China is Big

worldmapGangnam style.

My mom and I have already exchanged gifts this year and we gave each other the same thing – a world map. She’d mentioned that she’d seen a large, wall, Rand McNally World Map at Office Depot that she’d like to have, and so I bought it for her when we were making copies there recently. She asked if I wanted one and I said, “No, thanks,” since I already had one. When we went back to her house I installed it above her computer and that’s when I changed my mind. I loved this map! It was huge and colorful! The countries’ boundaries were easy to distinguish and cities were legible. I liked it much better than the one I had, which was a discard from my middle school library. The following week she went back and got me one. (Thanks, Mom!) It is so large that it won’t fit across the stretch of wall where I want it without covering up the light switch, so I have to curl up the bottom left corner of the Pacific Ocean. I can lie in bed and see the world from my pillow. In doing so, I’ve noticed that China is roughly the same size as the entire USA. Brazil and Australia aren’t far behind, and it is odd that all four of these land mass areas are colored green on my new map.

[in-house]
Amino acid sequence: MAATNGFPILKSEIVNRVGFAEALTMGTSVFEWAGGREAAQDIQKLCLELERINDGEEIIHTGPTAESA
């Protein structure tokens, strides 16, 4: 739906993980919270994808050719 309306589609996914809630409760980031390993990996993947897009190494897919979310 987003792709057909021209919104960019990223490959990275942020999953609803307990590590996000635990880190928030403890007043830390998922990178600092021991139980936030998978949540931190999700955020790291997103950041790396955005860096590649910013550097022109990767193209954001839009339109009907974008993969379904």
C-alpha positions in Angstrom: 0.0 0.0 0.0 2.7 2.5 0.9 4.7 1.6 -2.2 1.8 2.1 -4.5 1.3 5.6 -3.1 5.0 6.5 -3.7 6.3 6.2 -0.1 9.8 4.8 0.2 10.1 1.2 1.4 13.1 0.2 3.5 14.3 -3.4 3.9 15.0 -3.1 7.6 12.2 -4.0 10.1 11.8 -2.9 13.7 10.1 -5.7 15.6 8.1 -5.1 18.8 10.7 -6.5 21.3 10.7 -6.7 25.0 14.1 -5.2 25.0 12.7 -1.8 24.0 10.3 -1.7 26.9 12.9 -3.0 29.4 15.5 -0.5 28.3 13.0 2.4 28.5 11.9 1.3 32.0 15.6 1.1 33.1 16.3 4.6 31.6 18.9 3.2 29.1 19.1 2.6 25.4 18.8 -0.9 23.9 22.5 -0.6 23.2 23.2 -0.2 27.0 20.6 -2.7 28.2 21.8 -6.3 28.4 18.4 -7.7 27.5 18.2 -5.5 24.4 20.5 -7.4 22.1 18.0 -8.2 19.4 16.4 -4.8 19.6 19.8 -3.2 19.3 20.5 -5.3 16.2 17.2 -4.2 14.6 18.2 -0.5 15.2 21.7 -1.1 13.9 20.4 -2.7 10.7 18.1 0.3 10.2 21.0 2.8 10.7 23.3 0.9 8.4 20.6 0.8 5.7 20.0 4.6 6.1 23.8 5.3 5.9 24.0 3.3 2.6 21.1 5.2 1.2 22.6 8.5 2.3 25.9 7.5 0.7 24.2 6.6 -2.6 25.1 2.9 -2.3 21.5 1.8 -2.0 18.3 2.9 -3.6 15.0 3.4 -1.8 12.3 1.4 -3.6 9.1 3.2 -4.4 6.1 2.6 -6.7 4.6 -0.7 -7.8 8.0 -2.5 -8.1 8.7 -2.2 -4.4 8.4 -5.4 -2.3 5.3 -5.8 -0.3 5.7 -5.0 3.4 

In my never-ending job search, my hard copy file grows fatter every day…just like me during the holidays. Of the countries I’m interested in, China, so far, has the most jobs available so I’ve started reading a few books about China to educate myself. I’ve just completed reading J. Maarten Troost’s Lost on Planet China. Troost doesn’t paint a very pretty picture of China. His journey across this vast country took him to all major cities as well as to the Gobi Desert and the hinterlands of Tibet. To quote from the book’s sleeve, “ . . . the book also delivers a telling look at a vast and complex country on the brink of transformation that will soon shape the way we all work, live and think.” This is a powerful statement. We all need to be learning about China.